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Phoenix area EPICS High students use engineering to change their world

Phoenix area EPICS High students use engineering to change their world
Andrea_Muniz_Martinez (right) and Karla Alvarado-Lopez_from_Xavier_College_Preparatory

Andrea Muniz Martinez (right) and Karla Alvarado-Lopez from Xavier College Preparatory, explain Solar System Science to EPICS Director Scott Shrake. The project uses Oreo cookies to demonstrate the phases of the moon. Photographer: Pete Zrioka/ASU

Shoes that grow with your feet, access to clean water in remote areas and an app for use at Lowell Observatory were just a few of the imaginative engineering projects presented by local students last week at the ASU EPICS High School Showcase.

EPICS, or Engineering Projects in Community Service, is a design-based, service learning and social entrepreneurship program that incorporates engineering design processes to provide human-centered solutions for today’s real world problems. The high school program is administered by K-12 Engineering Education and Outreach. This was the fifth year for the high school program and the second Showcase event, held at the Arizona Science Center.  Sponsors included ASU Women & Philanthropy, CISCO, Silicon Valley Community Foundation and Intel.

“EPICS is a great way to empower students through social entrepreneurship and human centered design” explains Scott Shrake, Director of EPICS at ASU. “Everything our students create has a real impact on a real community. Students love making a positive difference in their communities, and EPICS encourages them to find innovative ways to make that impact.”

Daniel_Noon_Xavier_DuSell_Rancho_Solano_Preparatory

Daniel Noon (left) and Xavier DuSell from Rancho Solano Preparatory show off a shoe that grows with your feet. Teammate Nico Mannion was unable to attend. Photographer: Terry Grant/ASU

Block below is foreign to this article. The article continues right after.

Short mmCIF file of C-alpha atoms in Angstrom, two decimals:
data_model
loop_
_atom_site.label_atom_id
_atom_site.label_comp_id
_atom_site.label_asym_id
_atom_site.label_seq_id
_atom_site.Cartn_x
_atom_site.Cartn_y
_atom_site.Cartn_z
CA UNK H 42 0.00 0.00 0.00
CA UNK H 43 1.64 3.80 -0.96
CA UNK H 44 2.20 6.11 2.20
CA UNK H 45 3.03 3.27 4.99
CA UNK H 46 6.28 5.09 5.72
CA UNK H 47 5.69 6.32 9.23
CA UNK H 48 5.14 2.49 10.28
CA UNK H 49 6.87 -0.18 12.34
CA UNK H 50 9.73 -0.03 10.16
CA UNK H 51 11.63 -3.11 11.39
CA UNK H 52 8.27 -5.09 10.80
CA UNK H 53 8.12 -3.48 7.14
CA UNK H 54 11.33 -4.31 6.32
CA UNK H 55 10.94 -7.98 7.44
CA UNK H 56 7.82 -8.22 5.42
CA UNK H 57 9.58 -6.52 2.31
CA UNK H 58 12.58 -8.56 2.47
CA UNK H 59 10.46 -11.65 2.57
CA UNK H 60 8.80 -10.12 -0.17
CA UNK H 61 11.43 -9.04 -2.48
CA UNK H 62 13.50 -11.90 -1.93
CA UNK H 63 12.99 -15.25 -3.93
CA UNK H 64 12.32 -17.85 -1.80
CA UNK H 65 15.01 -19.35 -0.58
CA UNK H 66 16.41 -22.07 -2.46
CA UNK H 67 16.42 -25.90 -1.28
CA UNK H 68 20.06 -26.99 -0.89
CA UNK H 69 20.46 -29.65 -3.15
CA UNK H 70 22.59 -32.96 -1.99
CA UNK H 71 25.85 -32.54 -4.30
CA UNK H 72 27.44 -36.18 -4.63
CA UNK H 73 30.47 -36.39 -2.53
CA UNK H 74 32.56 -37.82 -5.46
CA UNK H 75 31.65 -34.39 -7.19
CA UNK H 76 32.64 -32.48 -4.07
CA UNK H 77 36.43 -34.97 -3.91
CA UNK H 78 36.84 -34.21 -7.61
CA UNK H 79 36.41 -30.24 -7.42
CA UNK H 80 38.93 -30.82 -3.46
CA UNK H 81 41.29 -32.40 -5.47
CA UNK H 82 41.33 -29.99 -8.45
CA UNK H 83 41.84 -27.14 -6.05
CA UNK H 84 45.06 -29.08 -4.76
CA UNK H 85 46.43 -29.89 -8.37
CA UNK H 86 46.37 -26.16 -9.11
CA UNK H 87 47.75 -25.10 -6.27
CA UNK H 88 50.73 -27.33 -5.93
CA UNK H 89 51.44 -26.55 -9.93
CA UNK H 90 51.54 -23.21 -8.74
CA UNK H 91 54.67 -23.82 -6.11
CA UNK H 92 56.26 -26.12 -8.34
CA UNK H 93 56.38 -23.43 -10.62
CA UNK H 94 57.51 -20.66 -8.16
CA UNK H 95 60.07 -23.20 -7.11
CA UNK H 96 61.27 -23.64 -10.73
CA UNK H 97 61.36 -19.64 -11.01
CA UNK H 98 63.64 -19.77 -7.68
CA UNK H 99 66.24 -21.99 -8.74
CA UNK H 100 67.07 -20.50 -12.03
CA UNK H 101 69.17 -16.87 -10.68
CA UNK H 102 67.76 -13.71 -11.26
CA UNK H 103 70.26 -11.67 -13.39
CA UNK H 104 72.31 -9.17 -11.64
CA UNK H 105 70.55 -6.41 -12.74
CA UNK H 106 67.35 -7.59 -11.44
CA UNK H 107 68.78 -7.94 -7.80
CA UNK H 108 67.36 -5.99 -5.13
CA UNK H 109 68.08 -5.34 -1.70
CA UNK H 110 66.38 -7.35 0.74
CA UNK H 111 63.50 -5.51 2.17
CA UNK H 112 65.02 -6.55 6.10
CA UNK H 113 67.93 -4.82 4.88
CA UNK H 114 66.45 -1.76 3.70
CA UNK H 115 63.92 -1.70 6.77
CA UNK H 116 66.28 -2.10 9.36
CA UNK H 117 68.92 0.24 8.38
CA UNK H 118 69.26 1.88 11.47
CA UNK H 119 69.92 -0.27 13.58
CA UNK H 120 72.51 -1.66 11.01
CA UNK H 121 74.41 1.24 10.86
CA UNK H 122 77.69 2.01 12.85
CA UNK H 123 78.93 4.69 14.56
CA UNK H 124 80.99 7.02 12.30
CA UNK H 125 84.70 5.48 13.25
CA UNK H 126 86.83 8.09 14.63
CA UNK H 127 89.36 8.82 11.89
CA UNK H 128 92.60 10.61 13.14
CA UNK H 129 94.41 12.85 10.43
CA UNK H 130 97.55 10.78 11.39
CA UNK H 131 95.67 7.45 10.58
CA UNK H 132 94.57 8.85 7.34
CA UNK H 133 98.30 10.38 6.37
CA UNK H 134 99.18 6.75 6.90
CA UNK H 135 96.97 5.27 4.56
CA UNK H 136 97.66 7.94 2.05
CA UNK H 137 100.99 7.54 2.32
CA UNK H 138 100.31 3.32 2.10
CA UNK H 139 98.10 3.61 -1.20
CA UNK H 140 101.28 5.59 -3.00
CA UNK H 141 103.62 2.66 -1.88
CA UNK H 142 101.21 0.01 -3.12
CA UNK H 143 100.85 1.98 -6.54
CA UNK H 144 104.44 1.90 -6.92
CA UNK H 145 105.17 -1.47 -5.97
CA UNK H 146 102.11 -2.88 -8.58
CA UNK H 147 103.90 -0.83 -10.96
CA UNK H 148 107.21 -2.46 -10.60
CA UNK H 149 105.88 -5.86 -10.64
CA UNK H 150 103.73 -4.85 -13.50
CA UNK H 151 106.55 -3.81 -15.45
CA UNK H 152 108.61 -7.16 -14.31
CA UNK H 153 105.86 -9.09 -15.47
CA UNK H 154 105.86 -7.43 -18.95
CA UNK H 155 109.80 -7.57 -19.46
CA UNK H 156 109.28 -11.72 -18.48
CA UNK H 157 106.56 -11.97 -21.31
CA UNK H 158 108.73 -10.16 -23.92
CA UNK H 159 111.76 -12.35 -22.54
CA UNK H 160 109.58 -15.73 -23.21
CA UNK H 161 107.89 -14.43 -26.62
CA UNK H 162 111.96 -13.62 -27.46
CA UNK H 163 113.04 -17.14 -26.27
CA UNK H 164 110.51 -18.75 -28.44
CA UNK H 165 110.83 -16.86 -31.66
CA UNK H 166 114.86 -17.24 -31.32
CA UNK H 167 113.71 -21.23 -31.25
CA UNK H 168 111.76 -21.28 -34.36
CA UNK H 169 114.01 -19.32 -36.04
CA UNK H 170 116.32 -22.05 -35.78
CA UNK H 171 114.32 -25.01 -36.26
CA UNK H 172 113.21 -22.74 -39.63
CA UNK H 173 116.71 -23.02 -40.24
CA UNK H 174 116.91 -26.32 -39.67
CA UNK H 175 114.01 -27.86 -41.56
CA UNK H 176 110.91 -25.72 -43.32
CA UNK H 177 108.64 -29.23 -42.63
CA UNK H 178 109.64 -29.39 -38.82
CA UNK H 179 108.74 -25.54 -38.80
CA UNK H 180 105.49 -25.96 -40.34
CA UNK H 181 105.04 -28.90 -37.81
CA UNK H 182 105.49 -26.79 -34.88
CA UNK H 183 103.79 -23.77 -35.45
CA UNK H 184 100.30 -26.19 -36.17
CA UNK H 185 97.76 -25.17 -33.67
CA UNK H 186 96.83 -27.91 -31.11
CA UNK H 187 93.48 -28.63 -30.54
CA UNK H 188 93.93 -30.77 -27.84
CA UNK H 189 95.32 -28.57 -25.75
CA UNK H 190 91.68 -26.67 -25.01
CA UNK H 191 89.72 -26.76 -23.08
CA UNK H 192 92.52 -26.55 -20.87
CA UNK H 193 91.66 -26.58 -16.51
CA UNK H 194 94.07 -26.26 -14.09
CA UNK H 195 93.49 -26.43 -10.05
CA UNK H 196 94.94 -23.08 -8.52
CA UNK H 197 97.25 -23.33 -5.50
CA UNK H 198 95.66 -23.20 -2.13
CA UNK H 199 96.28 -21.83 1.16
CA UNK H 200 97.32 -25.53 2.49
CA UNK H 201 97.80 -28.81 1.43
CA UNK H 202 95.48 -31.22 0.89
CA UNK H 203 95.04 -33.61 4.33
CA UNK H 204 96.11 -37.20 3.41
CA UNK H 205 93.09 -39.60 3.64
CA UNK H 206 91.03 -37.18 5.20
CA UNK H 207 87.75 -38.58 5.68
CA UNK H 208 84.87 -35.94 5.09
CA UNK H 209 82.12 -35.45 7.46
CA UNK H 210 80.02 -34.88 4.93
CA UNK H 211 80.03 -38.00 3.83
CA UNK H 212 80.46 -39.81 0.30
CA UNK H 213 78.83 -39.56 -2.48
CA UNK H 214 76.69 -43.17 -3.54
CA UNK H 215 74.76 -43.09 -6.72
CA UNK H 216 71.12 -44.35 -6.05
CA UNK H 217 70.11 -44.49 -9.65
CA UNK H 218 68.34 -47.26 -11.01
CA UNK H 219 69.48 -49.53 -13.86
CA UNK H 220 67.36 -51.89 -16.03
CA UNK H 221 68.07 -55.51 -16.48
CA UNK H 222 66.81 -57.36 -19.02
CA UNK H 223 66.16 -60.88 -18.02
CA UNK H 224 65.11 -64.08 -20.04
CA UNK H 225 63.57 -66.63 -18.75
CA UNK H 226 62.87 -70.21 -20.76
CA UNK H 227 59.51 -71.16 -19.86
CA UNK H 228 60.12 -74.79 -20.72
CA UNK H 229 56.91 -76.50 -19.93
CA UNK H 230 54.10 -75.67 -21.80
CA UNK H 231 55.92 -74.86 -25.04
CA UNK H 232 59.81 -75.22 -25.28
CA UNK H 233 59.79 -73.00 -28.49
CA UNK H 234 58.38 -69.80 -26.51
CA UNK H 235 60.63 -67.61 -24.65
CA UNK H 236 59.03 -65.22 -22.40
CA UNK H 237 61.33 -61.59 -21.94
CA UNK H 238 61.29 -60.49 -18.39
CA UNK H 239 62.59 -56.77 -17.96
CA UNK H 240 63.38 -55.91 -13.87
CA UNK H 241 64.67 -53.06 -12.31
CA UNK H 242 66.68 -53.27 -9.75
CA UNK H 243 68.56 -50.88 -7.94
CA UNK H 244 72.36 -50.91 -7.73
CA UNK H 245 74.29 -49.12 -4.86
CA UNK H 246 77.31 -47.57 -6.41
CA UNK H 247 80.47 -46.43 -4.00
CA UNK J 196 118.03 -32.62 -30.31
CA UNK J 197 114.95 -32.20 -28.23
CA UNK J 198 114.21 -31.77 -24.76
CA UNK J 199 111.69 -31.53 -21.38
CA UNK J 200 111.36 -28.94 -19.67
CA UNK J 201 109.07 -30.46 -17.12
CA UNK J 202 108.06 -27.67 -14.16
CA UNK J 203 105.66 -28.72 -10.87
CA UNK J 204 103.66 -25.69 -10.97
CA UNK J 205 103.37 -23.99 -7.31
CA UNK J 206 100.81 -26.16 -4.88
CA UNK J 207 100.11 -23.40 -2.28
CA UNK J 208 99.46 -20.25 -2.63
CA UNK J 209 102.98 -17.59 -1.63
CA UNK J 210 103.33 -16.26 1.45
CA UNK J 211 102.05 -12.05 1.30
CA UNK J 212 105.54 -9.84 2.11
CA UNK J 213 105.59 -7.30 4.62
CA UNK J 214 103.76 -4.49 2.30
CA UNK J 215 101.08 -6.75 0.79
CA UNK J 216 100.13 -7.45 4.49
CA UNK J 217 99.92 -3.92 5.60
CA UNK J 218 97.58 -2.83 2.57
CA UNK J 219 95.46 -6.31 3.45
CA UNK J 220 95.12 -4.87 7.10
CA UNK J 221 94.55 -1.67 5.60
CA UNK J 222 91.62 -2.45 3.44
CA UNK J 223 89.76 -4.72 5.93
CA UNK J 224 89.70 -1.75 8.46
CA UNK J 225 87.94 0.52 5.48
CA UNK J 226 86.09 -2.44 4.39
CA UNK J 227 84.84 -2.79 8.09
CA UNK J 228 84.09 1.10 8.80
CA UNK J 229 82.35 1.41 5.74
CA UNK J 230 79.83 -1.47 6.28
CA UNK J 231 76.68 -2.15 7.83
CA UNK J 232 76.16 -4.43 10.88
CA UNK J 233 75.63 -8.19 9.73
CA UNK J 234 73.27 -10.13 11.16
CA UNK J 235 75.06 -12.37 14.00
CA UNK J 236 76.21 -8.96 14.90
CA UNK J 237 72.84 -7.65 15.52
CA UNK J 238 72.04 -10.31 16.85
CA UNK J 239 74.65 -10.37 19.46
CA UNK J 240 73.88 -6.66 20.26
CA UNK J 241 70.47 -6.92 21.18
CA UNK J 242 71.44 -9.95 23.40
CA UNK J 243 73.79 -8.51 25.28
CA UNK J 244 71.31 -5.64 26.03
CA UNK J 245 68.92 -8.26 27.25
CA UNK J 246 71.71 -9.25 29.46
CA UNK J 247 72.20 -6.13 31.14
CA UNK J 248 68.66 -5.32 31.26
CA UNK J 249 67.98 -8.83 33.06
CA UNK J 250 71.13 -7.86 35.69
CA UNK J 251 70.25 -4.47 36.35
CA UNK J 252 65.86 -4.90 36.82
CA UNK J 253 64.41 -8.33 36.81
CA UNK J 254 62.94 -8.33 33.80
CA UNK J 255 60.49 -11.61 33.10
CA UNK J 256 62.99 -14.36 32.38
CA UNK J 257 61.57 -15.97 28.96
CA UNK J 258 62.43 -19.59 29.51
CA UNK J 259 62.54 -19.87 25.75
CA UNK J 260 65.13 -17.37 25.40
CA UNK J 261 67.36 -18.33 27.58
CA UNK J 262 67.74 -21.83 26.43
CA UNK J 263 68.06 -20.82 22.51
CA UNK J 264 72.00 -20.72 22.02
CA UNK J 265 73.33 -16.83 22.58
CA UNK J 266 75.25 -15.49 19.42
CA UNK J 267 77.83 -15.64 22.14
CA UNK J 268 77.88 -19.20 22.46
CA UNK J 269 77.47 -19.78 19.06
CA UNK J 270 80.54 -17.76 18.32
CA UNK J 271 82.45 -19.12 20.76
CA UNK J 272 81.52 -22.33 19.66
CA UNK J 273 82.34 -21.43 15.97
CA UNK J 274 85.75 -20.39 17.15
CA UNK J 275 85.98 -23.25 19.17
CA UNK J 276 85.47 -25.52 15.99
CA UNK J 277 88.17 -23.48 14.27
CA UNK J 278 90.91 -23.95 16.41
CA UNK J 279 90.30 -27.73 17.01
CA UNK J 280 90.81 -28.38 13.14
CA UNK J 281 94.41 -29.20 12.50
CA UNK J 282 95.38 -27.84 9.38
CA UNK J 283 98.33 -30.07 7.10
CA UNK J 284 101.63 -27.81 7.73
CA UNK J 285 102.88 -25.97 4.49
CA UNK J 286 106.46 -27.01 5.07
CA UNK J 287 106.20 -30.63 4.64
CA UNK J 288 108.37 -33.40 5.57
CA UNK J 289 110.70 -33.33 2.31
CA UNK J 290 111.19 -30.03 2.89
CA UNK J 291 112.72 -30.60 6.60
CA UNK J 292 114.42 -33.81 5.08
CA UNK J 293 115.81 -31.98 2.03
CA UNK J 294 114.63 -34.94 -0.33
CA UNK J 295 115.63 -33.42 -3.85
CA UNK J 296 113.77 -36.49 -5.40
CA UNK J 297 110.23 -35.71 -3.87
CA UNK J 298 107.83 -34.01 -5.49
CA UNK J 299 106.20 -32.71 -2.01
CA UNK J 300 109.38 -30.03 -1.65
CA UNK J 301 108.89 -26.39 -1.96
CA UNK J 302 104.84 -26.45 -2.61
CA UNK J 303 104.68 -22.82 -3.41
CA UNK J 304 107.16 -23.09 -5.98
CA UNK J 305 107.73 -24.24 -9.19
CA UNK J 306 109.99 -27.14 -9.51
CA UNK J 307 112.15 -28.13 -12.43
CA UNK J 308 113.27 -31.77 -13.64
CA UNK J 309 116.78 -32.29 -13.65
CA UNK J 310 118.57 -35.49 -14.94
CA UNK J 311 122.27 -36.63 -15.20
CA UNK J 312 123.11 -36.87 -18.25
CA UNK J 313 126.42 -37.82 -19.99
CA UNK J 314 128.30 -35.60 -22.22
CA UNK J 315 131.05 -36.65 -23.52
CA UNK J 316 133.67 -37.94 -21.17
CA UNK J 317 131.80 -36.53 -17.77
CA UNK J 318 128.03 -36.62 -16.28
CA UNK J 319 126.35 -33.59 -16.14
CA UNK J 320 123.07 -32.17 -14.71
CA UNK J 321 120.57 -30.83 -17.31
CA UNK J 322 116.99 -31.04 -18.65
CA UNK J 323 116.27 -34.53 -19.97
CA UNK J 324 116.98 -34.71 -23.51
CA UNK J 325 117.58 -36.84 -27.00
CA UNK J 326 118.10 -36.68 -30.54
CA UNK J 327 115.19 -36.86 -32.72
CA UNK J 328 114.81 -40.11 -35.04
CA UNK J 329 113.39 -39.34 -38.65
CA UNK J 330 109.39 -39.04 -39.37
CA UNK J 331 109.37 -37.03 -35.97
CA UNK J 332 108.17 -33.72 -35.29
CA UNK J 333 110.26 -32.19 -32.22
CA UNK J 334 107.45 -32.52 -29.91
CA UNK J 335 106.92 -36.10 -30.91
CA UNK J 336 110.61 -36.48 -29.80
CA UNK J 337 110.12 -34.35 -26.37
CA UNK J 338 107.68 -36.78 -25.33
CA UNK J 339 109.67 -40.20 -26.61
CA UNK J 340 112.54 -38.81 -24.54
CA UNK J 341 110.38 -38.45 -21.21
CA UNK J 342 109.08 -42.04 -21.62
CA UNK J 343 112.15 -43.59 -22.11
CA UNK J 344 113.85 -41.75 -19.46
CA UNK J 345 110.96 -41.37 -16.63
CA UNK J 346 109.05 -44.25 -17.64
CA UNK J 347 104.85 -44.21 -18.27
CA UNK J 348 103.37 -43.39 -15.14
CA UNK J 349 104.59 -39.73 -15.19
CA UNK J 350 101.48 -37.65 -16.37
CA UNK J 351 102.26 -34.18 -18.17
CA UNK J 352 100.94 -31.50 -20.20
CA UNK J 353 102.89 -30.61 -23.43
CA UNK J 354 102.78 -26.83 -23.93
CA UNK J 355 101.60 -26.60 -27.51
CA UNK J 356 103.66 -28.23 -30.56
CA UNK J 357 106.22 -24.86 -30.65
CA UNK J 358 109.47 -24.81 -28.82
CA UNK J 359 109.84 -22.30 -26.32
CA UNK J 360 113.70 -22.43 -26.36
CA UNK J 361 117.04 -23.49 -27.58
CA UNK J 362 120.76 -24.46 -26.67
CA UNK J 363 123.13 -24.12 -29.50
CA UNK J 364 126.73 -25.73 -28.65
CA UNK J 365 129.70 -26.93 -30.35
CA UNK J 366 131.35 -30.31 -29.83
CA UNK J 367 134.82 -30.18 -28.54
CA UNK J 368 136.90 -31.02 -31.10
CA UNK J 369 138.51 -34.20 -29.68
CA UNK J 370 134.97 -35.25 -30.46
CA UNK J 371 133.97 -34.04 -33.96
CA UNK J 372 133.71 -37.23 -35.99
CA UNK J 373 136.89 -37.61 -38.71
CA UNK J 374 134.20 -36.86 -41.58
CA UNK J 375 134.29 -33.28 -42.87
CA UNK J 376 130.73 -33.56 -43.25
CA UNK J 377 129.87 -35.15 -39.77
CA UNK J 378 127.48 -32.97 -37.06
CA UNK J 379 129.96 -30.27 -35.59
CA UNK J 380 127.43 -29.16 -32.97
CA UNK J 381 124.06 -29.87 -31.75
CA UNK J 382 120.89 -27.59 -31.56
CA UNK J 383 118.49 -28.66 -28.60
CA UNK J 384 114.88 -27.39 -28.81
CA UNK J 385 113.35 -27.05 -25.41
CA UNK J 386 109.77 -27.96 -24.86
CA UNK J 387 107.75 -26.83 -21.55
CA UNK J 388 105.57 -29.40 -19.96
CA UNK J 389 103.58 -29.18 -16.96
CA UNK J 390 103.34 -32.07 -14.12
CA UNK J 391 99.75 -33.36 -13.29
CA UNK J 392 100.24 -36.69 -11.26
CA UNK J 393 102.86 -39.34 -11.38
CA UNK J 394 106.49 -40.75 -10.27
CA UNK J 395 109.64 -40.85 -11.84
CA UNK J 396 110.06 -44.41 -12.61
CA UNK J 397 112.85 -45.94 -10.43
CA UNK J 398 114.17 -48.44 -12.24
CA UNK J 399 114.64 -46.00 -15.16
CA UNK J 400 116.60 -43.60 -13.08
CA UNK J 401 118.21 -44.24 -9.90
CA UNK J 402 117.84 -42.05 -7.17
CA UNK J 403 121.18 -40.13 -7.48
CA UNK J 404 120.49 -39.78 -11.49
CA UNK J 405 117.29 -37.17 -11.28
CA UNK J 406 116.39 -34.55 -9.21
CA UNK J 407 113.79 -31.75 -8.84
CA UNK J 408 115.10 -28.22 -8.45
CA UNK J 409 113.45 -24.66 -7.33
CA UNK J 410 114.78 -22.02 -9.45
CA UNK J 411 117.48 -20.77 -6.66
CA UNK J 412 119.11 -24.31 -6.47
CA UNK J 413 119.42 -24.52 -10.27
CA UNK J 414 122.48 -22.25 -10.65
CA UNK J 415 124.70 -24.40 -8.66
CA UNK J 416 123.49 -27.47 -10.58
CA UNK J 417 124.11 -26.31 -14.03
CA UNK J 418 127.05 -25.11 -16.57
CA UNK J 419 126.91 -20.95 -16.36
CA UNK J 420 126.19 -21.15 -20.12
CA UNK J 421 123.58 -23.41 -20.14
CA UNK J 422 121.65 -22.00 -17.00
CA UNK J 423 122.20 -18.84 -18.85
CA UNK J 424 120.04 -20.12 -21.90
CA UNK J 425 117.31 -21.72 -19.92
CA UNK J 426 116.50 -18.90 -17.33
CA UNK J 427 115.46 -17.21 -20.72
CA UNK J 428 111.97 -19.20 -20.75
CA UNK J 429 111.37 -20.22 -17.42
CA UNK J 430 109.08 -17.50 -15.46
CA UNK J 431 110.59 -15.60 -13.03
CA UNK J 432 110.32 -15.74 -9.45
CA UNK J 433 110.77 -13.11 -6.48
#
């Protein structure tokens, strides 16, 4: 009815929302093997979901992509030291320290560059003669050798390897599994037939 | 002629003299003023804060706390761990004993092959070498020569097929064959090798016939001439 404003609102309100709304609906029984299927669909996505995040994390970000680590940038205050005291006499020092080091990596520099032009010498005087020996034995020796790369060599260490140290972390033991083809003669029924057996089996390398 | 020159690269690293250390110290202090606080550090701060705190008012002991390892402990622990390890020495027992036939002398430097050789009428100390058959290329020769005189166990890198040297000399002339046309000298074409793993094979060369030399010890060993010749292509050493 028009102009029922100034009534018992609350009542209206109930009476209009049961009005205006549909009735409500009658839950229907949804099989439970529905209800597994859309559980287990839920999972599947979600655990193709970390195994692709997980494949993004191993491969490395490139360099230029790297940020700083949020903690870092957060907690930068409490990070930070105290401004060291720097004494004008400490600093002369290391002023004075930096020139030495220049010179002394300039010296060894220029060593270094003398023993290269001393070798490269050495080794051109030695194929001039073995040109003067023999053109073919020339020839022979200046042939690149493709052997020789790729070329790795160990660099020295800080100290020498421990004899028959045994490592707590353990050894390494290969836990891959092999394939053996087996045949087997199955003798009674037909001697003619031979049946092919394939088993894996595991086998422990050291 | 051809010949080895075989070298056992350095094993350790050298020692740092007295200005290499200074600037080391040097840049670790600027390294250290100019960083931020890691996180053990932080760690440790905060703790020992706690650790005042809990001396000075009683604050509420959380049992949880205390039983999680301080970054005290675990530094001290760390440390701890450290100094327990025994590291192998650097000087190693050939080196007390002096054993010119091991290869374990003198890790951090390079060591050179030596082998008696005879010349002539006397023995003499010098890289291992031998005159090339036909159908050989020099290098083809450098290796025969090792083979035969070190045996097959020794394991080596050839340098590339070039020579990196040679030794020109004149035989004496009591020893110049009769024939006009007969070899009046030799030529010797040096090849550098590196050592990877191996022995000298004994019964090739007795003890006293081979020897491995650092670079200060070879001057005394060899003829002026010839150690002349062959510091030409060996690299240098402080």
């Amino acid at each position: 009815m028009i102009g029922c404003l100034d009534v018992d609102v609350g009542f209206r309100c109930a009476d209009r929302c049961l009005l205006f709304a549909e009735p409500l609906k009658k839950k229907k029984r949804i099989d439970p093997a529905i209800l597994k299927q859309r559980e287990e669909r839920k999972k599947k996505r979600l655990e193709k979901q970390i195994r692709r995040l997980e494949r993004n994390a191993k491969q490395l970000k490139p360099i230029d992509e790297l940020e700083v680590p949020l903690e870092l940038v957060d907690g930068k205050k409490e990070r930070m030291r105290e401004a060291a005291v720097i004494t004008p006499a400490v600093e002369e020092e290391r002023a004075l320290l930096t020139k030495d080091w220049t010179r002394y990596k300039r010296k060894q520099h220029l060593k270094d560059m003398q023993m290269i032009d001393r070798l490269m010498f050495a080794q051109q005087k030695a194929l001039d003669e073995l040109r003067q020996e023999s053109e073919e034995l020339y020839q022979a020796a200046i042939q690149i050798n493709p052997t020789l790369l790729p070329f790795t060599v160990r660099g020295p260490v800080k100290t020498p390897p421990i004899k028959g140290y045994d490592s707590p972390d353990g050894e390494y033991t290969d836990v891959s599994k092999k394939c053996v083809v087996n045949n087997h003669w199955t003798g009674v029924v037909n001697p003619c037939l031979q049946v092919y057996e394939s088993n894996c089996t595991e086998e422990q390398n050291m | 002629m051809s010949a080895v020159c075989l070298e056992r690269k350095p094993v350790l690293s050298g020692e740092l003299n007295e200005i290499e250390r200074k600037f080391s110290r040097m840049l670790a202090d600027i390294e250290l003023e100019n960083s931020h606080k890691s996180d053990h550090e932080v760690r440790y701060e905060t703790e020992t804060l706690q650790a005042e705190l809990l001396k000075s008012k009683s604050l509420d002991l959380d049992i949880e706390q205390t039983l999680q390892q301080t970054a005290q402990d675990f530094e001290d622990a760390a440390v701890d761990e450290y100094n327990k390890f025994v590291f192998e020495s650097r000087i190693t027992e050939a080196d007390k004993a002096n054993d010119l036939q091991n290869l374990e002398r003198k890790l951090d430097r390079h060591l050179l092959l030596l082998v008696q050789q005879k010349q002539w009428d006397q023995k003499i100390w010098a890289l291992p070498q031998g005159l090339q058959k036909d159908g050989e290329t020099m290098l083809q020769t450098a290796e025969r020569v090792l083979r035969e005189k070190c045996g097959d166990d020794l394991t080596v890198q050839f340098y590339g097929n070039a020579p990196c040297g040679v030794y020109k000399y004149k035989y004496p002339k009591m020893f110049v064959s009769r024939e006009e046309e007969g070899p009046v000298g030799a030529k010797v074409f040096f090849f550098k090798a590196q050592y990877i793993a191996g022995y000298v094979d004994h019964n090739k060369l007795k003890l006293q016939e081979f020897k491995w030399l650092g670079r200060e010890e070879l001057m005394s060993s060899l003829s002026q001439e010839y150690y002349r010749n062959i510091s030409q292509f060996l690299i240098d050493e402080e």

Rancho Solano Preparatory eighth graders Xavier DuSell, Nico Mannion and Daniel Noon would like to change the world one pair of shoes at a time. “When kids’ feet grow really fast, some families can’t afford to keep buying new shoes,” explains DuSell. So the trio created You Shoe, an athletic-style shoe that uses stretchable fabric for the upper and moldable plastic pellets, like that used to create mouth guards and craft projects, for the sole. “Once you outgrow the shoes, you just soak them in hot water and the plastic can be molded again,” says DuSell. “After it cools, it’s like a new pair of shoes.” The team took home the EPICS Innovation Award.

Patrick_Schaffer_Matthew Duffy _Highland_High_School

Patrick Schaffer (left) and Matthew Duffy from Highland High School demonstrate Saeboflex, a device that gives rehabilitation feedback for stroke victims. Photographer: Pete Zrioka/ASU

At Highland High School, changing the world is a little more personal. Highland’s EPICS teacher Matt Prater had suffered a stroke and has limited use of his arm and hand. When Prater commented to students that the rehabilitation process lacked feedback about his progress, seniors Matthew Duffy and Patrick Schaffer launched Saeboflex, a device that collects data and details improvement. Their invention took third place in the Internet of Things (IoT) category.

Another personal project at Highland focused on creating a purification system that provides clean, filtered water in areas where it’s unavailable. “One of my students, Elissa Balbas, has family in an area of the Philippines where drinking water is contaminated with run-off from factories and chemical plants,” says Prater. “She and her teammate, Merin Jacob, set out to find a solution.” Their project, Aquafer, won first place overall in the judged competition.

Overall EPICS Award Winners

Highland High School student Elissa Balbas (Center) has family in an area of the Philippines with limited access to pure drinking water. She and teammate Merin Jacob responded with Aquafer, which won first place overall in the EPICS showcase. From left: Shane Bycott, K-12 Outreach senior coordinator; Hope Parker K-12 Outreach associate director; Balbas, Jacob, and Scott Shrake, EPICS Director. Photographer: Pete Zrioka/ASU